After testing negative for the COVID virus, I went to my Mom’s and moved into a pop-up camper that my brother from Anaheim had set up in her backyard.  Unfortunately, I’d been having panic attacks for about six weeks, ever since being forced to evacuate from Vietnam, and had barely slept the whole time, even though I’d consumed enough alcohol to subdue a legion of angry elephants.  My nerves were shot and my mind was full of fear.

After my Dad passed away in 2015, my Mom has continued living in the beach cottage they bought in Huntington Beach over twenty years ago.  Even with the relatively low property values at the time, it was a miracle that a Lutheran pastor and Special Education teacher managed to buy a place only five blocks from the beach.  These days it would be impossible.  Most of the humble cottages in the area have been replaced by million-dollar mansions.  Only a few of her old neighbors remain. 

My Dad was always interested in shopping for deals, and over the years not less than four used recreational vehicles had sat for various lengths of time in their backyard.  I was the only one who ever occupied them, sometimes staying for months while searching for a job or waiting on travel documents.  My siblings had just coordinated towing off his last gem, a dilapidated Toyota Dolphin that I’d lived in for over a year after his unexpected death, and my Mom had started enjoying the open space and set up some patio furniture.  Suddenly, along came the coronavirus, and just like that, she had another camper on her lot, and her oldest son back on her hands.

Most of the time I was too paranoid to leave the backyard.  I was hiding from the neighbors, worried that they’d consider the fact that I’d recently been in Asia a threat. It was impossible to focus on anything.  I just sat there for endless hours, peeking out the windows of the camper, listening to the crows.  Around dinner time, I’d dash into the house and watch Magnum P.I. with my Mom while poking at a plate of food.  The Hallmark Channel showed four episodes of Magnum in a row.  That became our thing.

As soon as I got to my Mom’s I quit drinking cold turkey, knowing I’d been going at it way too hard.  This resulted in severe withdrawal symptoms.  I’d lie down before it even got dark, and just lay there shaking and fretting.  The first night my skin grew clammy.  The second night my blankets were soaked with cold sweat.  I’ve detoxed myself more than once, and hoped I was close to breaking through.

Late in the afternoon on the third day, I was watching Magnum with my Mom and she started to cough.  She frequently coughs, but on this occasion, it seemed to be more aggressive than usual.  I got so worried that she might have COVID that I couldn’t stay seated, and had to hurry back to the camper to lie down, even though the sun was still high in the sky.  I lay on my back with my eyes wide open, staring out the window.

Eventually, it got dark outside.  There’s an orange tree about fifteen feet from the camper, and as I lay there, I thought I saw the silhouette of some animal, climbing up into the branches.  It took a long time for my eyes to focus, and what I saw was a bobcat, crouching in the shadows.  I’d recently read an article about how the lockdowns had led to an influx of wild animals moving into the cities, so it did make sense.  Still, I wandered, was it really a bobcat?  More likely, it was a racoon.  There were a few of those in the neighborhood.  No.  I could clearly see the feline face and bobbed tail.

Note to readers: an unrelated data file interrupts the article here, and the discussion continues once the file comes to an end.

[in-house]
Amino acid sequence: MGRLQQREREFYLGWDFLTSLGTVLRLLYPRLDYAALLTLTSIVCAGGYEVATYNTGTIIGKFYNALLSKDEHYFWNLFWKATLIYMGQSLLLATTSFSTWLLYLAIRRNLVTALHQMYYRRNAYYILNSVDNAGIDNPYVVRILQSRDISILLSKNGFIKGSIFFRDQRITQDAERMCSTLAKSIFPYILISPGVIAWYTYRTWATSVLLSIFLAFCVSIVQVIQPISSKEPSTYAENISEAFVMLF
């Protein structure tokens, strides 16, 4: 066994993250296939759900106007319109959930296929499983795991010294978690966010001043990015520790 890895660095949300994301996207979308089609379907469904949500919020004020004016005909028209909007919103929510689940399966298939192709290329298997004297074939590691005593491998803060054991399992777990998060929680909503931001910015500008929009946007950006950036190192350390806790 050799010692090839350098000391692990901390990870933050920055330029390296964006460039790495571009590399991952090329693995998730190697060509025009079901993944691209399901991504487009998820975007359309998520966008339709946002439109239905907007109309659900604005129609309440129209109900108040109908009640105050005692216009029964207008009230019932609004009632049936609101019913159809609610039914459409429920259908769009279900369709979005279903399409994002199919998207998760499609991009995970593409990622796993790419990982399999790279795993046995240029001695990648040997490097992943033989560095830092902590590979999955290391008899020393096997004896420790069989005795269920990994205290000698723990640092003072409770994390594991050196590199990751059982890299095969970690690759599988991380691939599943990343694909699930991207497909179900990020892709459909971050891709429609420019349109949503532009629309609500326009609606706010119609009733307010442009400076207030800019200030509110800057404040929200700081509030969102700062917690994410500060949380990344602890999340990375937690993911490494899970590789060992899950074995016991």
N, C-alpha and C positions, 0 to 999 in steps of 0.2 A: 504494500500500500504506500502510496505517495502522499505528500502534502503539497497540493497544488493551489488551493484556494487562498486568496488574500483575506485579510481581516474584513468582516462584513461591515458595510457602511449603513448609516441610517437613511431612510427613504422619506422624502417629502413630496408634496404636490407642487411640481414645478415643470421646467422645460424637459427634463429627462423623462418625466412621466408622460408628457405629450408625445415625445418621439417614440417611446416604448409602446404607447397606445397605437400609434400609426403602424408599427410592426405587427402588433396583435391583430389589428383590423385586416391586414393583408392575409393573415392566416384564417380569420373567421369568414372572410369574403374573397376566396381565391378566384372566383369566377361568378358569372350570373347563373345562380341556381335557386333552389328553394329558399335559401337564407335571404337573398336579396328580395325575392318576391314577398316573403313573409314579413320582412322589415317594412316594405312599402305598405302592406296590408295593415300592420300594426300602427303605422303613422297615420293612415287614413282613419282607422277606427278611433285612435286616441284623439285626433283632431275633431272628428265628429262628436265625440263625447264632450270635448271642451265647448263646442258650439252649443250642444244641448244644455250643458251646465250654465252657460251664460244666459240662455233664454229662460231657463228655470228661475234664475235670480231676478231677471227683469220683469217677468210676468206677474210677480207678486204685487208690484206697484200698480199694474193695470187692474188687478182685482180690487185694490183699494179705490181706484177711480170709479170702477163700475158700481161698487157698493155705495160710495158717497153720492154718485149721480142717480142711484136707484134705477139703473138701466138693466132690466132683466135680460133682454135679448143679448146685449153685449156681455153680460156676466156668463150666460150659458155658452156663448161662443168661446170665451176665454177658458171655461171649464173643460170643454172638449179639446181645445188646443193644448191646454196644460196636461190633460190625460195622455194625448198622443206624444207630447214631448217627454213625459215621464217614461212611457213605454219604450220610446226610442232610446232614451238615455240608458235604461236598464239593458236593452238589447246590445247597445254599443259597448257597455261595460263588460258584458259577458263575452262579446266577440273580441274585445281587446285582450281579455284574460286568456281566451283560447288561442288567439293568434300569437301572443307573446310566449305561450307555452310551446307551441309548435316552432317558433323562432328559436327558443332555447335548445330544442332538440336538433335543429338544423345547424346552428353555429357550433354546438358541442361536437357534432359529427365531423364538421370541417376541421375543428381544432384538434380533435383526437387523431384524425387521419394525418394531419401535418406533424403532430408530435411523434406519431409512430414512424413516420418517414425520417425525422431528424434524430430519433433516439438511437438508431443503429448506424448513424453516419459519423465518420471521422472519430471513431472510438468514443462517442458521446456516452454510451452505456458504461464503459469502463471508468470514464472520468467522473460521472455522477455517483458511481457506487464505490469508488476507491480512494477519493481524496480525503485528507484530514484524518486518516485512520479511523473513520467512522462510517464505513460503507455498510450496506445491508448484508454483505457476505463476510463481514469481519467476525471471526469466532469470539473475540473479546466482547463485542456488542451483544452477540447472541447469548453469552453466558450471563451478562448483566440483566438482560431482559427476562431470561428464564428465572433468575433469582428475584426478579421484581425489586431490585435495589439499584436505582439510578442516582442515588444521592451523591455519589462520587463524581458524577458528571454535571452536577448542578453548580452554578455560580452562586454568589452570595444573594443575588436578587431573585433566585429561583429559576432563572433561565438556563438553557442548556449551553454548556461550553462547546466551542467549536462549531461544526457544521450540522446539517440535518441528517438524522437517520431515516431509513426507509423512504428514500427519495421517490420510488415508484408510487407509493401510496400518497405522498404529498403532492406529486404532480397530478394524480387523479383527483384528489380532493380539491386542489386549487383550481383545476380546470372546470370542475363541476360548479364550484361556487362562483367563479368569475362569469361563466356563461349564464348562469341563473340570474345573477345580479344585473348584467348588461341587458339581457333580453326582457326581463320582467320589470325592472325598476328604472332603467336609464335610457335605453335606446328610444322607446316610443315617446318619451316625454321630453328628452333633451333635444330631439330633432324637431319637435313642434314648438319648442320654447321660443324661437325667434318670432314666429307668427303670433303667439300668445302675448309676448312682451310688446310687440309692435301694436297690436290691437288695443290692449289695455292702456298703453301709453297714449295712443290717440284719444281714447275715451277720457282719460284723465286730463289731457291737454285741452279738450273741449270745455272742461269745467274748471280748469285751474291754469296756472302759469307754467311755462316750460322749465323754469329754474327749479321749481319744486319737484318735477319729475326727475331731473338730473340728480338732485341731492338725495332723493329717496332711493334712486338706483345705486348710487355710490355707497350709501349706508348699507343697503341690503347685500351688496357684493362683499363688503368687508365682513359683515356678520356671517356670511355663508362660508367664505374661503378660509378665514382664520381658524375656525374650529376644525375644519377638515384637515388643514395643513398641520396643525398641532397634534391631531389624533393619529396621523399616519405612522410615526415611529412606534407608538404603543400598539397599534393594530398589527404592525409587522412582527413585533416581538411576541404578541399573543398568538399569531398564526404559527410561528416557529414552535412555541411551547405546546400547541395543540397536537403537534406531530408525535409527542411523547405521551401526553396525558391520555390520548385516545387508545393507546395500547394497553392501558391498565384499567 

I wanted to take a picture of it, but my phone was sitting a few feet away on the table.  It took me about ten minutes to reach over for it.  Then it took about ten more minutes to inch my way towards the screen door, and another two to lift the phone into position.  The screen was getting in the way of the shot, so I counted to three, threw the door open, and leapt out, firing away. 

When I got up to the tree, I saw the truth.  The bobcat was just a cluster of leaves being stirred by the breeze.

Just then, I heard my Mom coughing so hard I got scared, and ran in the house to check on her.  When I barged into her room she sat up, startled.  No, she told me, when she finally understood why I was standing there.  She wasn’t sick.  Didn’t I know she always had a dry cough?  I did know, but everything was different now with the virus.  I just wanted to be sure.

Then I asked about the neighbors.   Wouldn’t they be upset if they knew I was squatting in the backyard?   They’d probably think I’d brought back a case of the Chinese flu and was going to infect them all.  She didn’t understand my question.  What was I talking about?  The neighbors all knew I was back.  They were glad I was safe and had done the right thing by quarantining myself and testing negative for COVID.

When I heard that I was relieved, for the first time in a long time.  I went back to the camper, but instead of lying down, got out my laptop and started writing a story about my adventures since I’d left Vietnam.  I wrote from midnight until daybreak, and just as the birds were beginning to sing, posted my story on facebook, and made a pot of coffee.  Things were going to get better now.  I could sense that I was over the hump. 

A few hours later I lay down, and was about to fall sleep.  Just then the phone rang and it was my sister.  As we were talking, it sounded like I was speaking underwater.  My voice was being drowned out by a loud outboard motor.  Only later did I find out why this was happening.  I was in the middle of having a seizure.

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